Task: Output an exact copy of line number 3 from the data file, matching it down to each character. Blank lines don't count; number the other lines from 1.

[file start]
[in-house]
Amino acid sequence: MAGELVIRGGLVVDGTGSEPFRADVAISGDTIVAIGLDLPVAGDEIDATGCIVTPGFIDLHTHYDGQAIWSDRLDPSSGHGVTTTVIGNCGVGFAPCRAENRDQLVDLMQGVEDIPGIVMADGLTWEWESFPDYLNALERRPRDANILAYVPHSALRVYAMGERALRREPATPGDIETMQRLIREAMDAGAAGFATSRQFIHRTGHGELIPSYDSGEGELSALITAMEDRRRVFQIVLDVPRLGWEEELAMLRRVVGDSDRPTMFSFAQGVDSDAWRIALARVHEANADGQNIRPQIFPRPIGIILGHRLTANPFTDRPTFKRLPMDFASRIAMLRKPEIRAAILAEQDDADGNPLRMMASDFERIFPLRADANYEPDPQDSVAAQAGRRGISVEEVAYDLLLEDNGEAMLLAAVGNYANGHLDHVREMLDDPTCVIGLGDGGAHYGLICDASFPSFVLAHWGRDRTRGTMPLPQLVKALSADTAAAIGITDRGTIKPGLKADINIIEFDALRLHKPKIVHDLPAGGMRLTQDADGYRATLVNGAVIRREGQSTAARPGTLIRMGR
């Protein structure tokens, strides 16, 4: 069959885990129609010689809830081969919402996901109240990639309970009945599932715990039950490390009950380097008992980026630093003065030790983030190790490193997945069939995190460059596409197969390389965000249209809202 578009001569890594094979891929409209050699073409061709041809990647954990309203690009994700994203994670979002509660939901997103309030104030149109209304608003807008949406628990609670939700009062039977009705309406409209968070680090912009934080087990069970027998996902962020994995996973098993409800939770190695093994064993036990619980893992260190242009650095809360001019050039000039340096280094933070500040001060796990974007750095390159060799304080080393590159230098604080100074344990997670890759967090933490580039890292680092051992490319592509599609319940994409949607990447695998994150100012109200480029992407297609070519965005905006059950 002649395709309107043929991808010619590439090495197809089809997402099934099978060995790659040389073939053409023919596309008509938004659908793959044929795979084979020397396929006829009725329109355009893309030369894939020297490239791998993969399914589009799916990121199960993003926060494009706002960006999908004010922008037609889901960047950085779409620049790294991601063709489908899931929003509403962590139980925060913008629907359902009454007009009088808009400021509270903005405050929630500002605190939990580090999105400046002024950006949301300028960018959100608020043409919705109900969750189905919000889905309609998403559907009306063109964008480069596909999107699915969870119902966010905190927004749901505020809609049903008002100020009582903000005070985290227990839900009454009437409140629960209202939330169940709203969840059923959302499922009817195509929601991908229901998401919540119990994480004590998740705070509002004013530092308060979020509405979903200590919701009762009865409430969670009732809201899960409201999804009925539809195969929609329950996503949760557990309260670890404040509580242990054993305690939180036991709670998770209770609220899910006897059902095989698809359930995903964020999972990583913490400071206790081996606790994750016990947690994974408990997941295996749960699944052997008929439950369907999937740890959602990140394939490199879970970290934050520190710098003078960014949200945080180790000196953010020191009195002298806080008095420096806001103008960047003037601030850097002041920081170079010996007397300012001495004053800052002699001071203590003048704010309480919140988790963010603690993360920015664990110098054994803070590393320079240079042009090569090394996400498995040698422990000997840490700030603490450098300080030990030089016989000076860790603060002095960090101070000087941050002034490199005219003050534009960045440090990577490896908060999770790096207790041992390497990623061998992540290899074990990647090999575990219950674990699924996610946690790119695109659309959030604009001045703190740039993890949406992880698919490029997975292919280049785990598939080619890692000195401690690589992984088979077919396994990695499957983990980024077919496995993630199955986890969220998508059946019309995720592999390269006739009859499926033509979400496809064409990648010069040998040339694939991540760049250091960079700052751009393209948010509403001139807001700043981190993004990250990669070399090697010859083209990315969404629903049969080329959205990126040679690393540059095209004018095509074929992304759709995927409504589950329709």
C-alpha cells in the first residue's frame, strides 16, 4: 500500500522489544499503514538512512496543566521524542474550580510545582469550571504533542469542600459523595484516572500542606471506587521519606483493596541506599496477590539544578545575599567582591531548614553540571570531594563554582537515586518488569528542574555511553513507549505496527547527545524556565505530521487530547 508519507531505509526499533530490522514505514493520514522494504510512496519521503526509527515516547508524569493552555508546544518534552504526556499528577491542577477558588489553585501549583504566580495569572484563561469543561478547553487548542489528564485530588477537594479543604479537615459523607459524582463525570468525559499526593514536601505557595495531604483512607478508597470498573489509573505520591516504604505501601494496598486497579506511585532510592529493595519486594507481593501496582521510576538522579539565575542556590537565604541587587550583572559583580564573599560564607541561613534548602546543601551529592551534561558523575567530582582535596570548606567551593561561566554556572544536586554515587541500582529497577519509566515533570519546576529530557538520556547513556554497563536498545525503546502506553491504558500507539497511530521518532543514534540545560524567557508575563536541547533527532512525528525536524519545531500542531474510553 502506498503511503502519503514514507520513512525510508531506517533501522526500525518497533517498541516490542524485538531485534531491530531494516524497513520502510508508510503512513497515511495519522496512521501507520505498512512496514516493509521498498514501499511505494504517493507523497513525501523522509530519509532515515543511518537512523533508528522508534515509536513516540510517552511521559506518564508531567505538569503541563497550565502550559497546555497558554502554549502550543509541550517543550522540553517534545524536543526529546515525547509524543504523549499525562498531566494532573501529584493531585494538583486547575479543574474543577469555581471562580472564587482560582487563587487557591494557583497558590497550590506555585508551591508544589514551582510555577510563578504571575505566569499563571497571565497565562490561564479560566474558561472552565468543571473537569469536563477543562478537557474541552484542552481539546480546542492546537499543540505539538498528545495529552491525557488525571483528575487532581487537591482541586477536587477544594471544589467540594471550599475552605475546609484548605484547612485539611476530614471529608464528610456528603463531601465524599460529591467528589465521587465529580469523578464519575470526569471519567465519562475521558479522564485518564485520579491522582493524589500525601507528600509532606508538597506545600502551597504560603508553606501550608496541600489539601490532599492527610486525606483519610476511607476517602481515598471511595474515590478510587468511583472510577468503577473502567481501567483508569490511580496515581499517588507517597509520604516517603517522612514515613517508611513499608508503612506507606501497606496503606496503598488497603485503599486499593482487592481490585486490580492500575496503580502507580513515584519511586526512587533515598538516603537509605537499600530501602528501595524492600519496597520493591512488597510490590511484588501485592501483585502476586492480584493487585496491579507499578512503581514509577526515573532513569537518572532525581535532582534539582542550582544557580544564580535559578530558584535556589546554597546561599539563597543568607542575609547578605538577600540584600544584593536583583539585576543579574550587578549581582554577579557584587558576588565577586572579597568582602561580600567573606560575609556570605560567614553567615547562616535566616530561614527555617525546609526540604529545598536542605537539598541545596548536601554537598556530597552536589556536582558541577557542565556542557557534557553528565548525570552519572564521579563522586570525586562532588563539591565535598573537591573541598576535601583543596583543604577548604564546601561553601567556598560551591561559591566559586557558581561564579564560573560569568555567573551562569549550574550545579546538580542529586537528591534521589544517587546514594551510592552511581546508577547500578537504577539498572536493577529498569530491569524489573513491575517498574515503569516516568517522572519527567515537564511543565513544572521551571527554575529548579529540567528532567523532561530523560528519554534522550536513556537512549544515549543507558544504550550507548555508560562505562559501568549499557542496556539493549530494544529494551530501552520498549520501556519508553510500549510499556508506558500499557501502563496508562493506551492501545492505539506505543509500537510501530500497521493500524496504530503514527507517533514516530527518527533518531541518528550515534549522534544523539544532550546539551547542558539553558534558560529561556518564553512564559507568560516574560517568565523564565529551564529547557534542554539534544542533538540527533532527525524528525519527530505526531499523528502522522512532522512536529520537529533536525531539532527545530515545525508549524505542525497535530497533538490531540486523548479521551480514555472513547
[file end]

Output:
């Protein structure tokens, strides 16, 4: 069959885990129609010689809830081969919402996901109240990639309970009945599932715990039950490390009950380097008992980026630093003065030790983030190790490193997945069939995190460059596409197969390389965000249209809202 578009001569890594094979891929409209050699073409061709041809990647954990309203690009994700994203994670979002509660939901997103309030104030149109209304608003807008949406628990609670939700009062039977009705309406409209968070680090912009934080087990069970027998996902962020994995996973098993409800939770190695093994064993036990619980893992260190242009650095809360001019050039000039340096280094933070500040001060796990974007750095390159060799304080080393590159230098604080100074344990997670890759967090933490580039890292680092051992490319592509599609319940994409949607990447695998994150100012109200480029992407297609070519965005905006059950 002649395709309107043929991808010619590439090495197809089809997402099934099978060995790659040389073939053409023919596309008509938004659908793959044929795979084979020397396929006829009725329109355009893309030369894939020297490239791998993969399914589009799916990121199960993003926060494009706002960006999908004010922008037609889901960047950085779409620049790294991601063709489908899931929003509403962590139980925060913008629907359902009454007009009088808009400021509270903005405050929630500002605190939990580090999105400046002024950006949301300028960018959100608020043409919705109900969750189905919000889905309609998403559907009306063109964008480069596909999107699915969870119902966010905190927004749901505020809609049903008002100020009582903000005070985290227990839900009454009437409140629960209202939330169940709203969840059923959302499922009817195509929601991908229901998401919540119990994480004590998740705070509002004013530092308060979020509405979903200590919701009762009865409430969670009732809201899960409201999804009925539809195969929609329950996503949760557990309260670890404040509580242990054993305690939180036991709670998770209770609220899910006897059902095989698809359930995903964020999972990583913490400071206790081996606790994750016990947690994974408990997941295996749960699944052997008929439950369907999937740890959602990140394939490199879970970290934050520190710098003078960014949200945080180790000196953010020191009195002298806080008095420096806001103008960047003037601030850097002041920081170079010996007397300012001495004053800052002699001071203590003048704010309480919140988790963010603690993360920015664990110098054994803070590393320079240079042009090569090394996400498995040698422990000997840490700030603490450098300080030990030089016989000076860790603060002095960090101070000087941050002034490199005219003050534009960045440090990577490896908060999770790096207790041992390497990623061998992540290899074990990647090999575990219950674990699924996610946690790119695109659309959030604009001045703190740039993890949406992880698919490029997975292919280049785990598939080619890692000195401690690589992984088979077919396994990695499957983990980024077919496995993630199955986890969220998508059946019309995720592999390269006739009859499926033509979400496809064409990648010069040998040339694939991540760049250091960079700052751009393209948010509403001139807001700043981190993004990250990669070399090697010859083209990315969404629903049969080329959205990126040679690393540059095209004018095509074929992304759709995927409504589950329709």